Benefits of pine martens for red squirrel populations hampered by urban areas

Lack of forest cover and presence of urban refugia are key factors in limiting the ability of pine martens to control non-native grey squirrels.

Pine marten. © Queen's University Belfast

A new study from Queen’s University Belfast and National Museums Northern Ireland has found that red squirrel populations in Northern Ireland are responding positively to an increase in pine martens.

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These mustelids predate more on non-native grey squirrels than they do on native red squirrels. This is in part due to red squirrels changing their behaviours to avoid pine martens, as found during recent research by the same researchers.

However, the effect of pine martens on grey squirrels is restricted by a few factors, and the study found that isolated populations grey squirrels are likely to persist in urban areas.

“The ability of the pine marten to control the grey squirrel and help red squirrel recovery in Ireland and Britain is limited by three things; its ongoing recovery, the lack of forest cover on the islands and the presence of urban refugia,” says Joshua Twining, lead author of the study and researcher from the School of Biological Sciences at Queen’s University Belfast.

“At present, Ireland and Britain are among the least forested countries in Europe with only 11% and 13% of forest cover respectively. The pine martens’ sphere of influence is largely limited to its forested havens.”

A red squirrel on the Isle of Wight. © Stuart Shore, Wight Wildlfie Photography/Getty
A red squirrel on the Isle of Wight. © Stuart Shore, Wight Wildlfie Photography/Getty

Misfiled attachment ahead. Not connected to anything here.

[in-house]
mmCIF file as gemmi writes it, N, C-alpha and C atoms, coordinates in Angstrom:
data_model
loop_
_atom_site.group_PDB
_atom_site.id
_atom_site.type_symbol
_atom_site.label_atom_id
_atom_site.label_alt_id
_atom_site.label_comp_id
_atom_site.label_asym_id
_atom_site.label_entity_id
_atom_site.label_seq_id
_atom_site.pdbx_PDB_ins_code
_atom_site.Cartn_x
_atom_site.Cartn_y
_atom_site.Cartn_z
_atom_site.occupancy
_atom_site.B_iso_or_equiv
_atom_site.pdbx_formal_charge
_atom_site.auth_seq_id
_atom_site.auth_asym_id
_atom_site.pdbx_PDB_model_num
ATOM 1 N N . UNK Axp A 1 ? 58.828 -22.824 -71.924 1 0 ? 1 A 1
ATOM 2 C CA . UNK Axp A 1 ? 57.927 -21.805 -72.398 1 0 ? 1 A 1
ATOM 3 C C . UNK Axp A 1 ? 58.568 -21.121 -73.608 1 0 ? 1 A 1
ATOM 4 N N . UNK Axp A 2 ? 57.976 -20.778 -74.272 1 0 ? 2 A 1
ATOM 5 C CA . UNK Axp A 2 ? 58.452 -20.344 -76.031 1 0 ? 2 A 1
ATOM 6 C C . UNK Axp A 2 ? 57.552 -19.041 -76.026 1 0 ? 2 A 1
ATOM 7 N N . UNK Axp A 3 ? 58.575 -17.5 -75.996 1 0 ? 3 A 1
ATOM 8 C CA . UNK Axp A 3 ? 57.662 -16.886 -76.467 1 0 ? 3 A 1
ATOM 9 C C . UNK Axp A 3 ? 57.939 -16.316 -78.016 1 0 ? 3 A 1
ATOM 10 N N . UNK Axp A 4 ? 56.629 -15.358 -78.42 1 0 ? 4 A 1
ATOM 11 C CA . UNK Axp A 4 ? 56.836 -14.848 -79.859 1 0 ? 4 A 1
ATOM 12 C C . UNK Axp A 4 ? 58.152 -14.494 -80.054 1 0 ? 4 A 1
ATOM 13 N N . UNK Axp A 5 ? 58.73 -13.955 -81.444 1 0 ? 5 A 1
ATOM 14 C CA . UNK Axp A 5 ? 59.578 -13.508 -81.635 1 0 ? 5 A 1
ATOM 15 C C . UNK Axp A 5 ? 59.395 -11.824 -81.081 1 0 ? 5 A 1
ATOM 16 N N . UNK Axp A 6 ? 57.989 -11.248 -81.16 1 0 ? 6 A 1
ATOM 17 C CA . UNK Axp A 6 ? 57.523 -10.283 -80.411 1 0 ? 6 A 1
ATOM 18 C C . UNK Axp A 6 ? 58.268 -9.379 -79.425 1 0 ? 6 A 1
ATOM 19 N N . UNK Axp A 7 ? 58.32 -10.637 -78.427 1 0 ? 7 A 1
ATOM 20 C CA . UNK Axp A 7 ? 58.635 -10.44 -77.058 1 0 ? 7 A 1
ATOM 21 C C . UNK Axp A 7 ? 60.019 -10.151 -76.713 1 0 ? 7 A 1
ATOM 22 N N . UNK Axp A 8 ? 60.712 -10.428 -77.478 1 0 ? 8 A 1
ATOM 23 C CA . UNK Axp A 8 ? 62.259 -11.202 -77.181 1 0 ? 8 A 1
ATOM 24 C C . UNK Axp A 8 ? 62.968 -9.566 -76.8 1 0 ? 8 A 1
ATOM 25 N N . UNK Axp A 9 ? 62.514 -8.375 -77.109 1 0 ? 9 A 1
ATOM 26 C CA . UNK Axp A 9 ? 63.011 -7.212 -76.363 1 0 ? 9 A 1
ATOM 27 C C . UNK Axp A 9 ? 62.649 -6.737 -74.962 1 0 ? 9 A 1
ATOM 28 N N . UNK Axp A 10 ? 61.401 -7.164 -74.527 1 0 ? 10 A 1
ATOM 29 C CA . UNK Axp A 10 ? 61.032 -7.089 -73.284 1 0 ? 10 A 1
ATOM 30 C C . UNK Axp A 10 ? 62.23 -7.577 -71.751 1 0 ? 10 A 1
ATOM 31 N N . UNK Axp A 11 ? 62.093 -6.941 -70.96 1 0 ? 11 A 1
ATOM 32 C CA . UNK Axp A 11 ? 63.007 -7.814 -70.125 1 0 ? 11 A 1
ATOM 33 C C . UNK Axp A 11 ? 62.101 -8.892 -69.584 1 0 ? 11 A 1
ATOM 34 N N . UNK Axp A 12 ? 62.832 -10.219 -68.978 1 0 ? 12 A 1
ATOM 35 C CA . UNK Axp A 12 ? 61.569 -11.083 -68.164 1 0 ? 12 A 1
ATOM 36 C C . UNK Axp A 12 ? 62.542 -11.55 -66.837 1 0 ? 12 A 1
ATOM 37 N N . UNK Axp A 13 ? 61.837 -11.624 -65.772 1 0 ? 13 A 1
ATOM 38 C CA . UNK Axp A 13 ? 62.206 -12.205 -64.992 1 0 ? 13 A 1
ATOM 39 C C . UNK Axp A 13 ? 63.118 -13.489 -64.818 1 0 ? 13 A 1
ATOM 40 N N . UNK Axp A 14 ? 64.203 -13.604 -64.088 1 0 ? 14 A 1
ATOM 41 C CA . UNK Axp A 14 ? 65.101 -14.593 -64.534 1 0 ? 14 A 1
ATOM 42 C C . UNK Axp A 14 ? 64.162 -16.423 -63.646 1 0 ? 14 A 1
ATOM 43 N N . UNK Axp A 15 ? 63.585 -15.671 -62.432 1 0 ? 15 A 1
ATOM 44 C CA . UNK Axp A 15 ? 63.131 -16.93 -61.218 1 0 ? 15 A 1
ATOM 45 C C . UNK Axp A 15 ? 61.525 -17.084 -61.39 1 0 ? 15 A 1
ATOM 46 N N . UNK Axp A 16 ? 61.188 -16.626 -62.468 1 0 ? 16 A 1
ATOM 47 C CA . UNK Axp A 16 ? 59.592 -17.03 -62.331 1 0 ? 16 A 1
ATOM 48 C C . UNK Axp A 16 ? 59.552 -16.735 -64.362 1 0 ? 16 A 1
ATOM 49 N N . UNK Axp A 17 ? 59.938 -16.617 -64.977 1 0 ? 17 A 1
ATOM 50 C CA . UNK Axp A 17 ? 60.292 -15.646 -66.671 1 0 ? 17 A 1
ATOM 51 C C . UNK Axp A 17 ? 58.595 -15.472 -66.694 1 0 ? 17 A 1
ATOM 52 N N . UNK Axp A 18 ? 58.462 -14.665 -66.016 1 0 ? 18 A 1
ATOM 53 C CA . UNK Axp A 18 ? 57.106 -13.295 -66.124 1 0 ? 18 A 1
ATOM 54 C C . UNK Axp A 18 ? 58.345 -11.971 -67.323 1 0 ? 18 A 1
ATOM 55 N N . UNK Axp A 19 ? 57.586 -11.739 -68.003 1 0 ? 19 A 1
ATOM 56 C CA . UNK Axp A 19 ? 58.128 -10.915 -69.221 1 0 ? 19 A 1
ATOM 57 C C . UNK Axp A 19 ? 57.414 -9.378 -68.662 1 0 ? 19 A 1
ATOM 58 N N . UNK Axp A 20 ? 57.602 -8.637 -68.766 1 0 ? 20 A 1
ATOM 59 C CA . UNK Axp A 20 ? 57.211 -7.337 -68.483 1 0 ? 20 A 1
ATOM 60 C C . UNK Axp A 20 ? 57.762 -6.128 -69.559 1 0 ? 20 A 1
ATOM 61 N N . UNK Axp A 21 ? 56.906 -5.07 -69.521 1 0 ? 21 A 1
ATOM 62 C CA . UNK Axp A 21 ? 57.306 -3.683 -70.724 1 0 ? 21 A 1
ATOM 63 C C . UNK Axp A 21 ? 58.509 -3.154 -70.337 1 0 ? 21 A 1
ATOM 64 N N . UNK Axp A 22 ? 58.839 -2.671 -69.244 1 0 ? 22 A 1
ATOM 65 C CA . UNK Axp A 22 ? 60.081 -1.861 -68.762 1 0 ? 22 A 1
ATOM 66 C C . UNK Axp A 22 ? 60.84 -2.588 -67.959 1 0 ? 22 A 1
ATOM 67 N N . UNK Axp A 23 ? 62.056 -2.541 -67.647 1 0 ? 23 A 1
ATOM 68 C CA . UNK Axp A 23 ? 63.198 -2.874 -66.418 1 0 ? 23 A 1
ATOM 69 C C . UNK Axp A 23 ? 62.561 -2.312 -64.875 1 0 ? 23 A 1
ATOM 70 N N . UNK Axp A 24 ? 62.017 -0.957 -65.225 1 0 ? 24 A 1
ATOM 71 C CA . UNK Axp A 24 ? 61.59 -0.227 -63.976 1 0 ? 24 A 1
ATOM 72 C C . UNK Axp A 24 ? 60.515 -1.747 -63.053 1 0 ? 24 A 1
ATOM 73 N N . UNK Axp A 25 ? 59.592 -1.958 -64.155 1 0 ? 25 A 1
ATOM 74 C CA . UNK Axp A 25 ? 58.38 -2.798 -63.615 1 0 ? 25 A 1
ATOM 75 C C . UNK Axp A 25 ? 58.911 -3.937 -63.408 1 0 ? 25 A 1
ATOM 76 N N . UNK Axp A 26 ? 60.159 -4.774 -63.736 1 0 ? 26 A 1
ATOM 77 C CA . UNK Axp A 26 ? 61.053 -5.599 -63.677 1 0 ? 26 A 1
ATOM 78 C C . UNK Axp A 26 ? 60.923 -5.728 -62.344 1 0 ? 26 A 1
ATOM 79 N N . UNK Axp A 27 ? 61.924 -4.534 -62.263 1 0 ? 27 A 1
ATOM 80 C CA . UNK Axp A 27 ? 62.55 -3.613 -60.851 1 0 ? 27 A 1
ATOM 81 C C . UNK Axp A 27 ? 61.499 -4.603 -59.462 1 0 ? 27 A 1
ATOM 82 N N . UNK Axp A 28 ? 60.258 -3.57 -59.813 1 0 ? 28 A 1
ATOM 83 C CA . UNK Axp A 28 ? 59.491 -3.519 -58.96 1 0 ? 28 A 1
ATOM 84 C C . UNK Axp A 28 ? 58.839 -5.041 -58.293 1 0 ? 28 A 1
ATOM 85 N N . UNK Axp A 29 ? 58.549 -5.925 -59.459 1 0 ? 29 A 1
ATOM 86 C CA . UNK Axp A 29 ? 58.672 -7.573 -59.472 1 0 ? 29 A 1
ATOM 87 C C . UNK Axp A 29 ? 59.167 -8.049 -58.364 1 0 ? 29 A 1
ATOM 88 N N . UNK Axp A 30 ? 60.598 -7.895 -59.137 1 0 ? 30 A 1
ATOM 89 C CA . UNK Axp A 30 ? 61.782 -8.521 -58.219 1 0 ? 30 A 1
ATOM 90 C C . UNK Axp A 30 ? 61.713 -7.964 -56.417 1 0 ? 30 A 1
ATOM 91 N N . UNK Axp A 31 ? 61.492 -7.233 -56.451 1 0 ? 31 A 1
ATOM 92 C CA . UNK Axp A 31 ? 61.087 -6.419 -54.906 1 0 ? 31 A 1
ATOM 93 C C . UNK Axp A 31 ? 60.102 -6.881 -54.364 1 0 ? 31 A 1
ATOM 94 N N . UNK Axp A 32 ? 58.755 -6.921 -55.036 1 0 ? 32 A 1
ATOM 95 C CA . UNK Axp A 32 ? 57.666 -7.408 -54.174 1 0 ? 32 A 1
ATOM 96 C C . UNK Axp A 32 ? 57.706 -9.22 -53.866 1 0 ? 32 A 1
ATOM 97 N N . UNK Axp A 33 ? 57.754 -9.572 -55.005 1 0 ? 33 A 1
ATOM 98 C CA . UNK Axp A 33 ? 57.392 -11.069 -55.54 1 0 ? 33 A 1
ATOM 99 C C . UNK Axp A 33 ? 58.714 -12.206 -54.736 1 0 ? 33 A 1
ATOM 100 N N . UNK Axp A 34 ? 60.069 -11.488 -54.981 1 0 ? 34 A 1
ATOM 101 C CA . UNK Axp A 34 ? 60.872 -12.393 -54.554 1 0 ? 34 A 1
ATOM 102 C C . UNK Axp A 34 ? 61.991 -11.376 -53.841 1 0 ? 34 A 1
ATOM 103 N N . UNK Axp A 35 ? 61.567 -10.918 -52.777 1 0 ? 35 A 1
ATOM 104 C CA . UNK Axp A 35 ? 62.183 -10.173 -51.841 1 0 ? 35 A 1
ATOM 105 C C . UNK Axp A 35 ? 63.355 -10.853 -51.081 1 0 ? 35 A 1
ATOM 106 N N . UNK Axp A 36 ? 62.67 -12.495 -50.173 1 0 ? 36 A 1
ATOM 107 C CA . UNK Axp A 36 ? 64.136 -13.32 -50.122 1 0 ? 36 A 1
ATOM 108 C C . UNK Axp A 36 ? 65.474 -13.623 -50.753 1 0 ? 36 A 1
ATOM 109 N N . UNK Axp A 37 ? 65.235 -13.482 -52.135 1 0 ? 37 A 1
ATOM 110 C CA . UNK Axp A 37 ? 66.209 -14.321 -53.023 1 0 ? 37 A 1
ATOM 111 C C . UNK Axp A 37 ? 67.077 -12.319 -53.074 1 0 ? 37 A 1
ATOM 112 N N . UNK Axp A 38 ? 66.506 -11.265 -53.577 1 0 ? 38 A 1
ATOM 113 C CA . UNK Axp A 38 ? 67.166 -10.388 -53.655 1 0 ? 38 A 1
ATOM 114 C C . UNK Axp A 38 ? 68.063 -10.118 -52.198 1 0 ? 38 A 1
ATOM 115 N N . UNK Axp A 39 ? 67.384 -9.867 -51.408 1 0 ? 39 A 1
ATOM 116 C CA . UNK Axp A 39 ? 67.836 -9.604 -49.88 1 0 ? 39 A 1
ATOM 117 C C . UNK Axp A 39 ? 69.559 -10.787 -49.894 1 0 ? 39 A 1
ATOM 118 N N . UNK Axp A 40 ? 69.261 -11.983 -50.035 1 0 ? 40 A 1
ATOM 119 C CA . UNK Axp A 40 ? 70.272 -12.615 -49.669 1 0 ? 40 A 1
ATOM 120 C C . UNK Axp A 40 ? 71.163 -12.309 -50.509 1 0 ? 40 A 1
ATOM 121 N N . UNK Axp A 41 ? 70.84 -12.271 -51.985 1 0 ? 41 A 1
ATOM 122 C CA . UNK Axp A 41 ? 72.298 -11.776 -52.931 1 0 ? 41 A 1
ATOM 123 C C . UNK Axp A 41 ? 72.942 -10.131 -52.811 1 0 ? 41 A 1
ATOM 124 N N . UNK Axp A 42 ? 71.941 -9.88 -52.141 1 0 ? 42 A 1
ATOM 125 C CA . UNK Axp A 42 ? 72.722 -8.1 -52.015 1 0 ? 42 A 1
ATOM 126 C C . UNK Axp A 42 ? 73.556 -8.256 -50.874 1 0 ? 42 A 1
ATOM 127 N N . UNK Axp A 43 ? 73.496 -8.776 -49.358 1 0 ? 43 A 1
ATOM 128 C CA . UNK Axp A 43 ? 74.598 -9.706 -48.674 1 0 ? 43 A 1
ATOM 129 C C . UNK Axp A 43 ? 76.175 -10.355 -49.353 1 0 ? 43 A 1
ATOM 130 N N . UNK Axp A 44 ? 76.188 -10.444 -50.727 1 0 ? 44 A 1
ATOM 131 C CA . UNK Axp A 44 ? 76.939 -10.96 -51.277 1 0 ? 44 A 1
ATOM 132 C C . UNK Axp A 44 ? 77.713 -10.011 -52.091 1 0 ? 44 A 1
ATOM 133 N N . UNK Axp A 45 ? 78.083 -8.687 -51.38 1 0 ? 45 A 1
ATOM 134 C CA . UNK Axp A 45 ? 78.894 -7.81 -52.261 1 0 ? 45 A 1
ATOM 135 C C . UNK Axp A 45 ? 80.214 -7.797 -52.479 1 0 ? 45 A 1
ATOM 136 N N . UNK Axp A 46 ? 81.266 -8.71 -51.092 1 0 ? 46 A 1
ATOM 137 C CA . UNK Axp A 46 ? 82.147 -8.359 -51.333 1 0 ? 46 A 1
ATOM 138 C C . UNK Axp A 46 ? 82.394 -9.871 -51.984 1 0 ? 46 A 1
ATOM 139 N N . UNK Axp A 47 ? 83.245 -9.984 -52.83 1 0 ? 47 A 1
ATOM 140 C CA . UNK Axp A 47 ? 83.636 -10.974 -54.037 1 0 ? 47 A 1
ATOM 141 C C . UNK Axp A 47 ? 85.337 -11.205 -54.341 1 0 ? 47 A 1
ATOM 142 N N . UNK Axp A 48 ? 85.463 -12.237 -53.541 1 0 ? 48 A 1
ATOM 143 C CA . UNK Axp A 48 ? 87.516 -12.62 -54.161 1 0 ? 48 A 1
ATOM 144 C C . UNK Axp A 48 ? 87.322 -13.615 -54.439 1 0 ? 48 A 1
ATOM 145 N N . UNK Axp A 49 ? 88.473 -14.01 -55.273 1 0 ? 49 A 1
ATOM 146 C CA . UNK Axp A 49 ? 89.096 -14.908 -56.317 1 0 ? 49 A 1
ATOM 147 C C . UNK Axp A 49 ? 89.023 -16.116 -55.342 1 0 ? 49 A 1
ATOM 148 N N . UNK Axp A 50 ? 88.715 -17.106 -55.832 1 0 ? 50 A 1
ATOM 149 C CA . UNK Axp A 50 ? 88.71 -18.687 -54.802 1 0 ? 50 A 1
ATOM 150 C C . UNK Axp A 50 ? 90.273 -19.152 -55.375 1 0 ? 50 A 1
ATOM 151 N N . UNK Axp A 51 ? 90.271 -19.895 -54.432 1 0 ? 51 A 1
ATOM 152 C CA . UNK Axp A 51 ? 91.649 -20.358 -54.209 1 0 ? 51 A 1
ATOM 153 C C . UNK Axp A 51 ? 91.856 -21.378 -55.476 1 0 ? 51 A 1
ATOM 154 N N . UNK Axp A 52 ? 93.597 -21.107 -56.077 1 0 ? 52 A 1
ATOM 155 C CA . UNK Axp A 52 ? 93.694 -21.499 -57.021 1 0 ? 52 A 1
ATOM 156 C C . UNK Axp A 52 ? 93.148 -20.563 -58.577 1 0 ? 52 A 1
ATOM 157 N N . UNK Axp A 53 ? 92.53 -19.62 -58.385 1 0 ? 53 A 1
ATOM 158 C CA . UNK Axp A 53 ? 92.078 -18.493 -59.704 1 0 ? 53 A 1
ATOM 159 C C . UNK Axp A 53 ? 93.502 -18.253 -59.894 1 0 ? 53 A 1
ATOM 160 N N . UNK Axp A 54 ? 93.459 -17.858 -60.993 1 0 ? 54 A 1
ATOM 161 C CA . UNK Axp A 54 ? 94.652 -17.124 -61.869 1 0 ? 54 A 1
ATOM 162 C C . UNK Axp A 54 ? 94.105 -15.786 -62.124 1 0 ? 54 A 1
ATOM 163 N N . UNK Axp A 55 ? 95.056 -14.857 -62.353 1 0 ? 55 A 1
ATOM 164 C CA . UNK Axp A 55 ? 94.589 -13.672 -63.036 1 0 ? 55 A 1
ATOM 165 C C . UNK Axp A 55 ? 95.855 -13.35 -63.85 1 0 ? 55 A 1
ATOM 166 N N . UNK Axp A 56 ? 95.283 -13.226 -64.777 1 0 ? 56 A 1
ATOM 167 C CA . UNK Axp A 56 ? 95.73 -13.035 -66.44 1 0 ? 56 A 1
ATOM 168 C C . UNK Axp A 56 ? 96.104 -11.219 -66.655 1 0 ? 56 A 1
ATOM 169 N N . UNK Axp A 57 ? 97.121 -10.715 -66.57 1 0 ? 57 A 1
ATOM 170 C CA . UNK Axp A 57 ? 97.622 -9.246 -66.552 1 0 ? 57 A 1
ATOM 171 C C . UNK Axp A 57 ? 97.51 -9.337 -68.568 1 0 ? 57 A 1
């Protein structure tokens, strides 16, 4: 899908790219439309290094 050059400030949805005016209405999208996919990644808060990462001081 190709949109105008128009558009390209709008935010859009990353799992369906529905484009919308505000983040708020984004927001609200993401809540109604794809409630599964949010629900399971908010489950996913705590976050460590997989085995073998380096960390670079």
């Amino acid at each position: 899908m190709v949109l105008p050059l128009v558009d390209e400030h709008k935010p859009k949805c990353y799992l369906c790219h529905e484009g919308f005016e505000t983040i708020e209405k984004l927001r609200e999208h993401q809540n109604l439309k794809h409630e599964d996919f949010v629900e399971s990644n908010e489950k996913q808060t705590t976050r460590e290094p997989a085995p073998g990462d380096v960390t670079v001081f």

70 citizen scientists put out camera traps at 332 sites across Northern Ireland in woodlands at randomly selected locations in both urban and non-urban areas.

The researchers then measured the co-occurrence of the three species, and produced models to predict the future distribution of them.

Grey squirrels are non-native to the UK and Ireland. © Robert Trevis-Smith/Getty
Grey squirrels are non-native to the UK and Ireland. © Robert Trevis-Smith/Getty

These models showed that grey squirrels would persist in urban parklands, and the researchers say that in these isolated populations, grey squirrels may develop novel genotypes.

If these genotypes result in grey squirrels avoiding pine martens more successfully, then grey squirrels may spread out from urban areas and threaten red squirrels with extinction again.

Alongside the threats posed to red squirrels, it is estimated that grey squirrels cost the UK an estimated £1.9m per annum due to bark stripping, which can suppress tree growth and forest regeneration.

The researchers suggest that a number of actions should be taken in order to control grey squirrels, including human led control efforts in urban refuges, education campaigns to increase awareness of the dangers of invasive species and the benefits of predator recovery, and increased afforestation and restoration of old-growth conditions to existing forestry.

“As the pine marten does not occupy urban areas anywhere within its European range, it is not likely to be the sole solution to the invasive grey squirrel,” adds Twining. “If action is not taken to support the pine marten in the long run, we may see a reversal of their current success, and doom our native red squirrels.”

Read the full paper in Journal of Applied Ecology.


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Main image: Pine marten. © Queen’s University Belfast